Many people living with HIV face discrimination. When this discrimination meets other inequalities, the virus can become even more life-threatening. NEPWU is a South Sudanese organisation that aims to overcome gender-based inequalities to improve HIV care.
The stigma around HIV can be strong. And at times even fatal. Meet Evelyn Letio Unzi Boki and Peninah Moriku Gabu. After their HIV diagnosis, they overcame the stigma attached to their status. Now, Evelyn and Peninah feel they have the duty to empower others.
Together with 28 other members, they co-founded NEPWU (National Empowerment of Positive Women United), a women-led organisation that supports women and mothers living with HIV in South Sudan. NEPWU also supports their children and families through its programme.
Stigma can be fatal
“Making HIV treatment available is not enough. You must ensure that people living with HIV are safe and strong enough to take the treatment”, says Evelyn. “People, and especially women, can die because of the HIV stigma.”
Diagnosed at the age of 26 years, Peninah experienced how women living with HIV face discrimination and even violence. “In South Sudan, because of your HIV status, you can lose your job, you can lose your marriage, you can be beaten, you can even be killed. You are already facing inequalities when you are a woman. If you are HIV positive on top of that, things get even worse.”
“We recruit mothers who are free from stigma and are successful with their treatment. Mothers who are willing to help others to become free from fear.”
In South Sudan, 2.5% of adults are living with HIV. Most new HIV cases come from mothers transmitting to their newborn children, often during delivery, breastfeeding and pregnancy.
Mother-to-child transmission can be avoided when treatment is taken early enough in the pregnancy. Early detection is the key to ensuring mothers can give birth to HIV-negative children. That is why working with mothers-to-be is essential.
“I am a woman living with HIV,” explains Evelyn. “My dream is to inspire other women. Despite my status, I gave birth to HIV-negative children. I was able to provide for my children. I was able to overcome the burden of HIV and move forward in life.”
Stigma can dissuade women from getting a diagnosis. The stigma can mean that young mothers are rejected by their families, pushing them and their newborns into precarious conditions. This is where NEPWU has a programme that makes a difference for mothers-to-be.
Peninah was one of the first mentor mothers of the programme. Today, after more than 15 years of experience, she trains the next generation of mothers.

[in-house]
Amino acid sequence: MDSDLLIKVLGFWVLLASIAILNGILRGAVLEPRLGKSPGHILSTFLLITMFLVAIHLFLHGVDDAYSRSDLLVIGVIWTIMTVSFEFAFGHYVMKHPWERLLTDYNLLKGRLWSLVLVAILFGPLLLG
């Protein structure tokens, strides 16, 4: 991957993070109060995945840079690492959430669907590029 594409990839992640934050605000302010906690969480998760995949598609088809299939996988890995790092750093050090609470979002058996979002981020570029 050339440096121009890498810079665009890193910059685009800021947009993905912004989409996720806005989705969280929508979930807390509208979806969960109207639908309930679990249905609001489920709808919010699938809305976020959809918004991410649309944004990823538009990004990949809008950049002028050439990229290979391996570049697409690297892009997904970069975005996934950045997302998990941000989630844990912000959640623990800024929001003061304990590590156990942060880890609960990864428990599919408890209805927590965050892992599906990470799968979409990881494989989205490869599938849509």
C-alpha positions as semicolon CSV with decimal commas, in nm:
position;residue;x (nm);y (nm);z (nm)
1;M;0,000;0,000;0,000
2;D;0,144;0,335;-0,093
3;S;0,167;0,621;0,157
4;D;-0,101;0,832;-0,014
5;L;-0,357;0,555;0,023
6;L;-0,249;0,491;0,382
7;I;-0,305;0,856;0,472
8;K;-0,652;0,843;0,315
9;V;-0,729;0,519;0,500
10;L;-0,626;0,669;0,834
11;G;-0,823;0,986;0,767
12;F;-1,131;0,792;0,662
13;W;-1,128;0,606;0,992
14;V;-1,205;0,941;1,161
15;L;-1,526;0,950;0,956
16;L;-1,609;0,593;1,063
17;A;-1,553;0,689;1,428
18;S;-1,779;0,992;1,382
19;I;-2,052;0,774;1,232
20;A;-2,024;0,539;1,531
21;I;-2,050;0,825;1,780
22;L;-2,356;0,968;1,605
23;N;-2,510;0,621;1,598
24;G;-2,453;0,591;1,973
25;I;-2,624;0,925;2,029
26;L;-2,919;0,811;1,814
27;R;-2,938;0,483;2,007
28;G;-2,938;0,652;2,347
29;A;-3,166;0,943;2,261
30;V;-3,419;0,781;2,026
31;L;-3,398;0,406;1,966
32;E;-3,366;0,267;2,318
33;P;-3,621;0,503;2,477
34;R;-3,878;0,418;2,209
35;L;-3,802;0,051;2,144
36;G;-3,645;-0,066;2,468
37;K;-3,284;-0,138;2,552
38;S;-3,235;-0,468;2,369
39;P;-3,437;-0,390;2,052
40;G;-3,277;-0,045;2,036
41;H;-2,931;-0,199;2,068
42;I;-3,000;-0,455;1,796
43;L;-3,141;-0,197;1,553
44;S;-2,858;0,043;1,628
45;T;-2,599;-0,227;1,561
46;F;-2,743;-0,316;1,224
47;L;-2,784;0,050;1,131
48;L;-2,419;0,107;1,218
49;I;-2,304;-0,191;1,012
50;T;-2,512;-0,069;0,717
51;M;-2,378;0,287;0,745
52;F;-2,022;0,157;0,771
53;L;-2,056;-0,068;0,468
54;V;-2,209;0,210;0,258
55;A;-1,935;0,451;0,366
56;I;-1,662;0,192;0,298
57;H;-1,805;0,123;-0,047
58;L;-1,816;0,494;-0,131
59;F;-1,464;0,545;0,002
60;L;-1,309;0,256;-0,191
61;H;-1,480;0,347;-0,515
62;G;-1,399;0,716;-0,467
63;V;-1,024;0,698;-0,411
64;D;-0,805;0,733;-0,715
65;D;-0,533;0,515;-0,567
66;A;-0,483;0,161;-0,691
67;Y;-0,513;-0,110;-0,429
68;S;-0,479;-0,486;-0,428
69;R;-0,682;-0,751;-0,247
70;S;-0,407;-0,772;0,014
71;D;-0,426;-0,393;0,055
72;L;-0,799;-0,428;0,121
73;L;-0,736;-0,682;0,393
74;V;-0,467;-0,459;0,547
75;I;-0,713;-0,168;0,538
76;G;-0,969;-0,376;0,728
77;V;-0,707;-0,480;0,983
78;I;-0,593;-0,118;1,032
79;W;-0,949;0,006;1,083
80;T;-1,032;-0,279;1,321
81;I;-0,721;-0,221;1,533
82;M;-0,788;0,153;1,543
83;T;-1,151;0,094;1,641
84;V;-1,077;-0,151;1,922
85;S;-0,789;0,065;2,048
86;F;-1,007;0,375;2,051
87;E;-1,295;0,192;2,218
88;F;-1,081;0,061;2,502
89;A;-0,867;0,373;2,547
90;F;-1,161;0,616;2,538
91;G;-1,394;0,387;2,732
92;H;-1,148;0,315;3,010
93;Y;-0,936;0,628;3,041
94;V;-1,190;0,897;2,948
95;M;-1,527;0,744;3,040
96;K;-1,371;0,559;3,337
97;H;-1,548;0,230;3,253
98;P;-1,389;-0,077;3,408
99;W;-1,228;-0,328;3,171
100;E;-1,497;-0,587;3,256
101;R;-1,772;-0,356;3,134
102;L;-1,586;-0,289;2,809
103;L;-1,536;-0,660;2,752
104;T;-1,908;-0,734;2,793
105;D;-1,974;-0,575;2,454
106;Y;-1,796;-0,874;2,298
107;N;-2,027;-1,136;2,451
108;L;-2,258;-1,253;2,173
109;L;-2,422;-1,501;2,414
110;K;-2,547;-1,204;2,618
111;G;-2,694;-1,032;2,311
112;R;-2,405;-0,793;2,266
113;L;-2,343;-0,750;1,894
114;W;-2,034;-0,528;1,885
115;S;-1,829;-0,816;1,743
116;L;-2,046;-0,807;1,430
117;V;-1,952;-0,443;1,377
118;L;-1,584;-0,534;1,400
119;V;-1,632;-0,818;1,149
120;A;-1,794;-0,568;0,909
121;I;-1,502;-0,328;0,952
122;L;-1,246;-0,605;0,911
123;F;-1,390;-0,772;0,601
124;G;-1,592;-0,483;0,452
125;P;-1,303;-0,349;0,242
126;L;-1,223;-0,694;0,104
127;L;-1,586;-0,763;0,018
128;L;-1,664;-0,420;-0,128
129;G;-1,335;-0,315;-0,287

“They are mothers living with HIV that can share their experiences in overcoming burdens. We recruit mothers who are free from stigma and are successful with their treatment. Mothers who can disclose their status anywhere, at any time. Mothers who are willing to help others to become free from fear.”
NEPWU trains and supports mentor mothers and fathers whose role it is to provide health education on HIV, among other diseases, to refer people within their communities to health services, and support people living with HIV who face stigma and gender-based violence.
Peninah: “The mentors are present at the health facility. One of their roles is to accompany mothers-to-be to get tested. They help them cope with the shock of being diagnosed with HIV. When they have difficulties accepting their diagnosis, causing delays in their treatments, they go and talk with them. They draw follow-up plans and visit them at their homes to see how they are doing. Over time, mothers begin to cope with the process.”
What makes Peninah’s story particularly effective, is her ability to draw from personal experiences. “After being diagnosed, I had three more children, and all of them are negative. So, when I share my experience, they see I look healthy, and I’m working hard, the mothers become hopeful and convinced. We can see them lining up voluntarily for HIV testing. That is what empowerment means. And the women we empower, will go around and empower other women.”
“I know this works. I know this can save the lives of women and children.”
The need for societal change
While their support for women living with HIV bears fruit, stigma and discrimination remain huge hurdles. “It’s still difficult”, says Peninah. “The violence, the abuse, the killing, the finger-pointing. If you cannot disclose your status for fear of violence, you will hide and live in the margins. You will take your treatment in secret, and sometimes not at all.”
NEPWU’s mentors raise awareness in communities on HIV, sexually transmitted infections, tuberculosis and gender-based violence. They give testimonies on their HIV status and their lives to reduce societal stigma.
Peninah: “We are working voluntarily. We will need more funds for our awareness-raising activities. The societal stigma is still very high. Sometimes I say God gave me this infection for a purpose, to change the lives of others. I have mentored many women. I know this works. I know this can save the lives of women and children.”
Cordaid’s HIV and TB programme in South Sudan is made possible thanks to the Global Fund. We support 136 health facilities across six out of ten states. Among other activities aimed at strengthening health care for HIV and tuberculosis, Cordaid pays incentives to NEPWU’s mentors and in doing so contributes to adherence to treatment, awareness raising and reducing stigma.
Written by Adriana Parejo Pagador, Communication Officer for Global Health Global Access at Cordaid.
Header image: Evelyn Letio Unzi Boki (left), co-founder of NEPWU and an advocate for women living with HIV. Image: Adriana Parejo Pagador/Cordaid